Steel June 2017
Price Volatility to Recede

Chinese domestic rebar prices reach a five-year high in May as a result of stronger infrastructure spending. World steel demand is growing strongly, despite facing challenges. Furthermore, India’s imminent GST introduction to benefit steel producers, with a 5% rate on coal and iron ore.

Chinese rebar prices maintained their strength in May, rising to a five year high during the month on increased infrastructure spending. Asian rebar price averaged US$430/t for the month, up 1.0% from April and 17.8% year on year. Infrastructure spending growth, on a three-month moving average, is up 18.5% year on year, an eight-month high. Infrastructure spending growth has now increased for five consecutive months after reaching an almost five-year low in December 2016 at 11.4%.  Asian average HRC and CRC steel prices fell 0.9% and 1.2% in May to US$468/t and US$479/t, month on month, after falling sharply in March and April. AME forecasts that world steel prices will experience continuing volatility over the next few months, primarily following iron ore and metallurgical coal prices.

The iron ore price is expected to stabilise in May, after falling 13.5% in May, averaging US$61/t. The Metallurgical coal price has continued its sharp retreat from over US$300/t in mid-April as supply disruptions caused by Cyclone Debbie have now been resolved. Declining raw material costs have helped steel producers’ margins so far in 2017.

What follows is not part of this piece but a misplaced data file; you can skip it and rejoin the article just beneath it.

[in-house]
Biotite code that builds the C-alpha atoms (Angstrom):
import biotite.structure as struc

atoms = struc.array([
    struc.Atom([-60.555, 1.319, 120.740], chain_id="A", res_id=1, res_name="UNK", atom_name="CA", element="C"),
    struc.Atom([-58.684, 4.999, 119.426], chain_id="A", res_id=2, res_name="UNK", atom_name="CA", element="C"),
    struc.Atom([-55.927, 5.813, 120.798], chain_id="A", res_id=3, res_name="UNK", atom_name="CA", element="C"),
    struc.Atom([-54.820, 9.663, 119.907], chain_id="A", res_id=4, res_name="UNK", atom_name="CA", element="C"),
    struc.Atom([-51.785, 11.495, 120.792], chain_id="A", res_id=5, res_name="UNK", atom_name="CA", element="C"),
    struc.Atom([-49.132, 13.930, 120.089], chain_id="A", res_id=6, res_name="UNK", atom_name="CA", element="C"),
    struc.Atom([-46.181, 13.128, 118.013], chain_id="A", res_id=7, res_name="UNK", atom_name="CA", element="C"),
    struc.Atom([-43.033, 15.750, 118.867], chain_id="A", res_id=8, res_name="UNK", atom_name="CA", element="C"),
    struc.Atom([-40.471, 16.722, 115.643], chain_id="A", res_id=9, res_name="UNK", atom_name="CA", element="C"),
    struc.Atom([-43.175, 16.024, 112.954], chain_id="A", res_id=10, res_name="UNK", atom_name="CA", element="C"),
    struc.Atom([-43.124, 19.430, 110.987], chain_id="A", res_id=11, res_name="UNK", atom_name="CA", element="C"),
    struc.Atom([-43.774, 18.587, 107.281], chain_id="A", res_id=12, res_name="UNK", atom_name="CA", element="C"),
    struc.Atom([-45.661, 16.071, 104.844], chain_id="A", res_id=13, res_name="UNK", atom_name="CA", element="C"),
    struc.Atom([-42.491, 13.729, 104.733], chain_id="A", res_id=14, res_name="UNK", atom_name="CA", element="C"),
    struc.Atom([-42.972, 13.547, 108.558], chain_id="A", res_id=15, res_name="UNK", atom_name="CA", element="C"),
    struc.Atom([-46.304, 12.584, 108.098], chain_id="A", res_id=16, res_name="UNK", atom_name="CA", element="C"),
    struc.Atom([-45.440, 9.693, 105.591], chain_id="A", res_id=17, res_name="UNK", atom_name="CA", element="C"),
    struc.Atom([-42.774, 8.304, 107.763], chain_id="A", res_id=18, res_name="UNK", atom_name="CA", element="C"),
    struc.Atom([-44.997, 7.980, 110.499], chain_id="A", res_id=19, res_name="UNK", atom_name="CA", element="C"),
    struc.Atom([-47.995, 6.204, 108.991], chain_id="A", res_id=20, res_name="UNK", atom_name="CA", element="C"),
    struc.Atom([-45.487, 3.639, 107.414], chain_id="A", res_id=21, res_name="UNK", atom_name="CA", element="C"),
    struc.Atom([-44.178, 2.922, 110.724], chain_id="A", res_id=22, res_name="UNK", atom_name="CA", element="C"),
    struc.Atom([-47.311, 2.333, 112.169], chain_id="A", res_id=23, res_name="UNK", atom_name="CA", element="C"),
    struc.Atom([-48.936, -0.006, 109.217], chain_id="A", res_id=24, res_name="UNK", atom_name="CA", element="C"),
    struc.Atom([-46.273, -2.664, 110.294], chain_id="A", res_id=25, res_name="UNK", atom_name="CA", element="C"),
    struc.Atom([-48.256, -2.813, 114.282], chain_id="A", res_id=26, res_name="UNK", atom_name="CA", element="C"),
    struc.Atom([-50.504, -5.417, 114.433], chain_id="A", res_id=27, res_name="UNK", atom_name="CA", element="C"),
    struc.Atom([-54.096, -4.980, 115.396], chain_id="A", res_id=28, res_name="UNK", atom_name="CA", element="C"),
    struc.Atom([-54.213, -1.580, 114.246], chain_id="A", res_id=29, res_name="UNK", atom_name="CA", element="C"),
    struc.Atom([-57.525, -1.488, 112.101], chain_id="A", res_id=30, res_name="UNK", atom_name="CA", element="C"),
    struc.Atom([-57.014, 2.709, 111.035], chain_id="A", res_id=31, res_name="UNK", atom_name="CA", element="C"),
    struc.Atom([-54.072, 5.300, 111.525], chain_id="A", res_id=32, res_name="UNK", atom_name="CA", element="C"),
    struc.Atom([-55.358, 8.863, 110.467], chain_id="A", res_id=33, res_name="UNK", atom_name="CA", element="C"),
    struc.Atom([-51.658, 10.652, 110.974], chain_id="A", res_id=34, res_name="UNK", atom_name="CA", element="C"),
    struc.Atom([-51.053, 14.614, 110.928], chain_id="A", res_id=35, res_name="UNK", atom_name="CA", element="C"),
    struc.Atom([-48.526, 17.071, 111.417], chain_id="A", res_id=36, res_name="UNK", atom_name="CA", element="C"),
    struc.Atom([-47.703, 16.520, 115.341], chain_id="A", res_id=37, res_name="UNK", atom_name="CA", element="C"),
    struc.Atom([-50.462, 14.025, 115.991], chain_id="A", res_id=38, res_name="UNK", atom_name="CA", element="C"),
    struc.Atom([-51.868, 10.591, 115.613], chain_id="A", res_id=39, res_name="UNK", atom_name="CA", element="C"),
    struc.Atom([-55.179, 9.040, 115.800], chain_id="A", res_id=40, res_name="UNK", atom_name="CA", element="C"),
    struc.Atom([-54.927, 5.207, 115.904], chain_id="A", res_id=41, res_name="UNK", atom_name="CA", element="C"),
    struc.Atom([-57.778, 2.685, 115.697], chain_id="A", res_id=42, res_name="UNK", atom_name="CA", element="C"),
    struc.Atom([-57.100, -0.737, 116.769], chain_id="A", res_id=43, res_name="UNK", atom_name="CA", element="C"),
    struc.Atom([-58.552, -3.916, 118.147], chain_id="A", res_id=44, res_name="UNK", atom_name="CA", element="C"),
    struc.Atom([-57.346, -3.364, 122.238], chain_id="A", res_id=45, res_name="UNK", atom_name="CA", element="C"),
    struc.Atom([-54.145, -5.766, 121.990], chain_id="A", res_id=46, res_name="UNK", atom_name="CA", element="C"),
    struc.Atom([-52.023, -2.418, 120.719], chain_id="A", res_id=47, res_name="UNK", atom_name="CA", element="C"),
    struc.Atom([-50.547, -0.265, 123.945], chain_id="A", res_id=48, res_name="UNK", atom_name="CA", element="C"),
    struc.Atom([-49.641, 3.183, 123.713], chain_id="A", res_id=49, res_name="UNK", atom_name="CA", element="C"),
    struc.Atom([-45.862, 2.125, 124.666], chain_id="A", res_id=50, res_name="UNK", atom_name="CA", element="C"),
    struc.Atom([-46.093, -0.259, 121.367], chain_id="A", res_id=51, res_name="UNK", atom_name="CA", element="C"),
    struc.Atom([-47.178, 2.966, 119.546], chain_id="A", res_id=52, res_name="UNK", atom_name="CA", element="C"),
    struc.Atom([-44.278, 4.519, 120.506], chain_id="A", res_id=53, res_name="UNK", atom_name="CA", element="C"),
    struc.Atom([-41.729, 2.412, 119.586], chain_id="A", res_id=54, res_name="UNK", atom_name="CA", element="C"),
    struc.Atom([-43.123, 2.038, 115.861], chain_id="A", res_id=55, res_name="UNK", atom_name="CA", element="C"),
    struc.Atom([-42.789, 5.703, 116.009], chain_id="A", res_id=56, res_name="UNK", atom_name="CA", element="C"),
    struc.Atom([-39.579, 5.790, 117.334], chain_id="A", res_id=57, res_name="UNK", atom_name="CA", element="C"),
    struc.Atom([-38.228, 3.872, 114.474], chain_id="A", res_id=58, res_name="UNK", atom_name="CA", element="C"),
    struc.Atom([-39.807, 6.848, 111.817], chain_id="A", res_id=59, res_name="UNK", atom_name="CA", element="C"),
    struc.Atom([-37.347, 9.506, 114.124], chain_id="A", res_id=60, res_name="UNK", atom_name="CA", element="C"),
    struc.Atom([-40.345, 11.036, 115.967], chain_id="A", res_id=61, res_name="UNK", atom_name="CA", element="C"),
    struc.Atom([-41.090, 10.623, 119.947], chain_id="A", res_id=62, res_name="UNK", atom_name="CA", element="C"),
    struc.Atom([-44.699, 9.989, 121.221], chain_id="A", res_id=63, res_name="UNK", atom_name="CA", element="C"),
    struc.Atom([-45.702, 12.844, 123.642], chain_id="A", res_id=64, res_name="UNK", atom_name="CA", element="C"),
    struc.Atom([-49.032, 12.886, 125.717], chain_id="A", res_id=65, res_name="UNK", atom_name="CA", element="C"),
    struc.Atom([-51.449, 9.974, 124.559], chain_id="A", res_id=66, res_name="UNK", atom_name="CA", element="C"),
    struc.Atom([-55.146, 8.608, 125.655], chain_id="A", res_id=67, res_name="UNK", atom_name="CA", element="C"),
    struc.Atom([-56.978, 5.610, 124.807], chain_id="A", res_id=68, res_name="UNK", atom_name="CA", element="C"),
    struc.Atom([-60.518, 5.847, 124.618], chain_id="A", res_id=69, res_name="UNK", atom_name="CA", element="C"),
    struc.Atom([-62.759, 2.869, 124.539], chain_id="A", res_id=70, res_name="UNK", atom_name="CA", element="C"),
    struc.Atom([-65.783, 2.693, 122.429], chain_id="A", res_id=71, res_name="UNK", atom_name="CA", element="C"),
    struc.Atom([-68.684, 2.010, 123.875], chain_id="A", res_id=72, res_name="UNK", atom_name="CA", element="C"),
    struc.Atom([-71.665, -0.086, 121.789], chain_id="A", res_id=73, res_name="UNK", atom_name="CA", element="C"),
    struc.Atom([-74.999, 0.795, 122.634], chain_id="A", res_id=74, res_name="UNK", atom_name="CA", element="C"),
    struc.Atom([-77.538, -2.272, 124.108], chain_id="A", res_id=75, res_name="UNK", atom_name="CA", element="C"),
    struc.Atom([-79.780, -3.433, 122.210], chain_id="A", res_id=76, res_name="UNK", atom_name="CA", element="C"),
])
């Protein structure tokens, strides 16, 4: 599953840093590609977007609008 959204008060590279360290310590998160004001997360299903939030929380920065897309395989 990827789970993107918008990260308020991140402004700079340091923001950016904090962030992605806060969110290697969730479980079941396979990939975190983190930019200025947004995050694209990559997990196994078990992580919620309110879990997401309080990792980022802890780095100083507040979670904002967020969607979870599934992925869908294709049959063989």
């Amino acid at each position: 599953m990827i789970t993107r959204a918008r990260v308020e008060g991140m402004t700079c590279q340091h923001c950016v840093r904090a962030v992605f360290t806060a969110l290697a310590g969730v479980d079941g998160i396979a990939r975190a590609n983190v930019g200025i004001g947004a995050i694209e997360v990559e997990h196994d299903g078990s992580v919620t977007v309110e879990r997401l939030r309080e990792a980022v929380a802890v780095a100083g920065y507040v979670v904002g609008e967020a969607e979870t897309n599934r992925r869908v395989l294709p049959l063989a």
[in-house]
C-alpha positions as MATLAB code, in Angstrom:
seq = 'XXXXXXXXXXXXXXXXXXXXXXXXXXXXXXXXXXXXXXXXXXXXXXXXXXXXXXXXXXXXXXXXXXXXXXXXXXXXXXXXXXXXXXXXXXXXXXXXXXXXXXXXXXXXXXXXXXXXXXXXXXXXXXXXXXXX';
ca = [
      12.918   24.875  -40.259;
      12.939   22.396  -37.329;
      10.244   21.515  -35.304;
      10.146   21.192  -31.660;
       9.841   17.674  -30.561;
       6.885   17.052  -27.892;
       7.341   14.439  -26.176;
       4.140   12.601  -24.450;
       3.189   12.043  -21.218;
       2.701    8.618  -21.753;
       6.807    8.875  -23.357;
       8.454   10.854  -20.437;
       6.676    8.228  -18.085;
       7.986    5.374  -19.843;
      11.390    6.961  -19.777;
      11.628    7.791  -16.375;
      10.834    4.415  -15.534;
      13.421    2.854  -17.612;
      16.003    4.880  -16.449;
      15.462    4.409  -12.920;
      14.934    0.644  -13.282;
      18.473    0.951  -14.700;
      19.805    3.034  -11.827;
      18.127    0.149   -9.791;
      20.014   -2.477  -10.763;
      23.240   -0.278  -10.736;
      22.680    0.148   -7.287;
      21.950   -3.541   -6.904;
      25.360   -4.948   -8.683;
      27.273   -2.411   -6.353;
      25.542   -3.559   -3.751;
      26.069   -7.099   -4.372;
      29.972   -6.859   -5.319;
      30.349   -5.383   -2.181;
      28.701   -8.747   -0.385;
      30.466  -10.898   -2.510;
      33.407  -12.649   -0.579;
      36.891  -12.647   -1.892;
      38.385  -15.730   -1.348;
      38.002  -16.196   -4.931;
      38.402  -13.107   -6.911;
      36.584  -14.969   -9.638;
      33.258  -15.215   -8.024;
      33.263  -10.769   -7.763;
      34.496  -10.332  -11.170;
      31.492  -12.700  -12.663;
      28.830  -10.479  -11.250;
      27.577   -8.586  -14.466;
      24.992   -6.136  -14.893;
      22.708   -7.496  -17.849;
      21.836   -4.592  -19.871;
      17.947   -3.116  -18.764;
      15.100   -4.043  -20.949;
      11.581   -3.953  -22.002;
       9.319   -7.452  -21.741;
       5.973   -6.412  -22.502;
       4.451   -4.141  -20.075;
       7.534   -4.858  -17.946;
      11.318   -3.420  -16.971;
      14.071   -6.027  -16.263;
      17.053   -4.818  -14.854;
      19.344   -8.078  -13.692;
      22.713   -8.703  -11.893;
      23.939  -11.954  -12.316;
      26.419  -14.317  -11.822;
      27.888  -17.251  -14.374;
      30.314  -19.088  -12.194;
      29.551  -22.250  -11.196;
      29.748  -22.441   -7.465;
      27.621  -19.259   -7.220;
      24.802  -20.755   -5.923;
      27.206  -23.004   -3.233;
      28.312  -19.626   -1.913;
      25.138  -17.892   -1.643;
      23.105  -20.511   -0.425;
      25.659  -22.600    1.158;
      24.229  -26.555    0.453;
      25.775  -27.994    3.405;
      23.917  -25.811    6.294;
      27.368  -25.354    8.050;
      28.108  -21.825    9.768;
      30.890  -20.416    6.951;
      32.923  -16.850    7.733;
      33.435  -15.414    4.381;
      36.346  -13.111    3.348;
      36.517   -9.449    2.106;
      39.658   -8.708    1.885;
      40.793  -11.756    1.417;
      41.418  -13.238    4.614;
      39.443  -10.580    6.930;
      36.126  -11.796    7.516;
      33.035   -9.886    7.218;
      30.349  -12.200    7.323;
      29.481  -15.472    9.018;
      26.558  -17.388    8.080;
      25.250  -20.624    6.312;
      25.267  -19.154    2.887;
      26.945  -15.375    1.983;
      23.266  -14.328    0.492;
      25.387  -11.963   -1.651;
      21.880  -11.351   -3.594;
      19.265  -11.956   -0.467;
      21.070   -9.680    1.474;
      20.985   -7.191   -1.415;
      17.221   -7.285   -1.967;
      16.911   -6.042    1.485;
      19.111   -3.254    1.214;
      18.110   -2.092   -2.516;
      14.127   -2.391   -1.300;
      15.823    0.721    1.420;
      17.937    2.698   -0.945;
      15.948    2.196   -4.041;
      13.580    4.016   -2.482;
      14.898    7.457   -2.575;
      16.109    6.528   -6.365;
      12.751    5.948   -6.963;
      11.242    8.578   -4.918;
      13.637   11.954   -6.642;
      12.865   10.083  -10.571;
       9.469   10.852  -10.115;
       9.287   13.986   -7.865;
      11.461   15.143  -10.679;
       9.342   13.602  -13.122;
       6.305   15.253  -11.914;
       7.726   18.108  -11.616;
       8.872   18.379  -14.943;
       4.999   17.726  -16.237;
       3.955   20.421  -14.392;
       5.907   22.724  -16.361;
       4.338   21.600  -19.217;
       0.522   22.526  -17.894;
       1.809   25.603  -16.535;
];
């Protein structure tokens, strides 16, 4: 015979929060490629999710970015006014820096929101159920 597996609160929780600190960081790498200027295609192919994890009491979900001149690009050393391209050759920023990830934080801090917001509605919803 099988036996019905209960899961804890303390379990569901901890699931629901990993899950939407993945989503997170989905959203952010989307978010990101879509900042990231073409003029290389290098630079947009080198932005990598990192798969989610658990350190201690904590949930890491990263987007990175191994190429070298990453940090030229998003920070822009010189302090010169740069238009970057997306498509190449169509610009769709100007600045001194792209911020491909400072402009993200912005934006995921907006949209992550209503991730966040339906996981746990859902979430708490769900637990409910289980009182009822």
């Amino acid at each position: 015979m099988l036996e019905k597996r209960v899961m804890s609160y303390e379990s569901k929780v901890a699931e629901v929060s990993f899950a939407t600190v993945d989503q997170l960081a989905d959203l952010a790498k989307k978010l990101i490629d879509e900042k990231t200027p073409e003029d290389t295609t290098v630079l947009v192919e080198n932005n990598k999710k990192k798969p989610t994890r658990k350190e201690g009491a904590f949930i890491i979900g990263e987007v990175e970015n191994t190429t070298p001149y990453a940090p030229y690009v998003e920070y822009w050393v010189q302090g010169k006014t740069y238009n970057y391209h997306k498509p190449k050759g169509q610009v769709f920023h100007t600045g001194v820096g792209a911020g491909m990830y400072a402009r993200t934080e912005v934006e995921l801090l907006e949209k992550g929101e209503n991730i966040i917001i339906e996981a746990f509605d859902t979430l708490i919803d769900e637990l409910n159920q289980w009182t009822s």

Apparent finished steel demand in China rebounded sharply from a weak February to reach 65.7Mt, up 16.3% month on month and 6.1% year on year. Most of this growth is tied to increased infrastructure spending, hence the strengthened prices for rebar in the country. China’s steel demand outside of infrastructure spending remains flat, albeit at high levels, and looking for fundamental support to grow in 2017. However, the tightening monetary policies and assets bubbles could pose a threat to the manufacturing sector recovery. The slowdown of investment activities will challenge the positive economic outlook in the medium term.

Meanwhile, India has put strong economic stimulus policies in place, which in turn has driven steel consuming sectors—such as infrastructure, property and automobile production—continuing India’s strong demand growth momentum. The new GST is expected to be implemented from the 1st July 2017, with steel products to be taxed at 18%. Raw materials, such as coal and iron ore will be taxed at 5%. With these new taxes in place, we expect production costs to stabilise, with the taxes set to benefit Indian steel producers in general, through higher margins. Steel demand is also expected to benefit from an associated jump in GDP growth with efficiencies of a simpler tax system flowing through every sector of the country.